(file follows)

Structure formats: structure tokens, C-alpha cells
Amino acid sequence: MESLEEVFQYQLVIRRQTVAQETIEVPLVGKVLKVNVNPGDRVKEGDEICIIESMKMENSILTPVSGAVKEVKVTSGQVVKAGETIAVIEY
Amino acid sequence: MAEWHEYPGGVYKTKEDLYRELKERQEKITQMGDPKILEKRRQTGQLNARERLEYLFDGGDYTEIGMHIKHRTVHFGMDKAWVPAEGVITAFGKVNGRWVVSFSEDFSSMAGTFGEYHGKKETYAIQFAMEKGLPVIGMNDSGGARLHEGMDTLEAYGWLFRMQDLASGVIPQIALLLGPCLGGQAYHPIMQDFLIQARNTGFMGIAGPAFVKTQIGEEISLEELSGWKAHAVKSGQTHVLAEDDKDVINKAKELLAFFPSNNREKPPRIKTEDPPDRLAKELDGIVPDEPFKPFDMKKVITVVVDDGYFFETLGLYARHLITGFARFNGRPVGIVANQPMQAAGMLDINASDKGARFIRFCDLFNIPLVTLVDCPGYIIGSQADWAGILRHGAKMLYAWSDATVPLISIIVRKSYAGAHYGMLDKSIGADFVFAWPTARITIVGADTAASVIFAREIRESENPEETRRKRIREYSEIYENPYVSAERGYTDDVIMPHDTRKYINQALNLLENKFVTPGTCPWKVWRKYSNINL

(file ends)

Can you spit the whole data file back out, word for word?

Structure formats: structure tokens, C-alpha cells
Amino acid sequence: MESLEEVFQYQLVIRRQTVAQETIEVPLVGKVLKVNVNPGDRVKEGDEICIIESMKMENSILTPVSGAVKEVKVTSGQVVKAGETIAVIEY
Amino acid sequence: MAEWHEYPGGVYKTKEDLYRELKERQEKITQMGDPKILEKRRQTGQLNARERLEYLFDGGDYTEIGMHIKHRTVHFGMDKAWVPAEGVITAFGKVNGRWVVSFSEDFSSMAGTFGEYHGKKETYAIQFAMEKGLPVIGMNDSGGARLHEGMDTLEAYGWLFRMQDLASGVIPQIALLLGPCLGGQAYHPIMQDFLIQARNTGFMGIAGPAFVKTQIGEEISLEELSGWKAHAVKSGQTHVLAEDDKDVINKAKELLAFFPSNNREKPPRIKTEDPPDRLAKELDGIVPDEPFKPFDMKKVITVVVDDGYFFETLGLYARHLITGFARFNGRPVGIVANQPMQAAGMLDINASDKGARFIRFCDLFNIPLVTLVDCPGYIIGSQADWAGILRHGAKMLYAWSDATVPLISIIVRKSYAGAHYGMLDKSIGADFVFAWPTARITIVGADTAASVIFAREIRESENPEETRRKRIREYSEIYENPYVSAERGYTDDVIMPHDTRKYINQALNLLENKFVTPGTCPWKVWRKYSNINL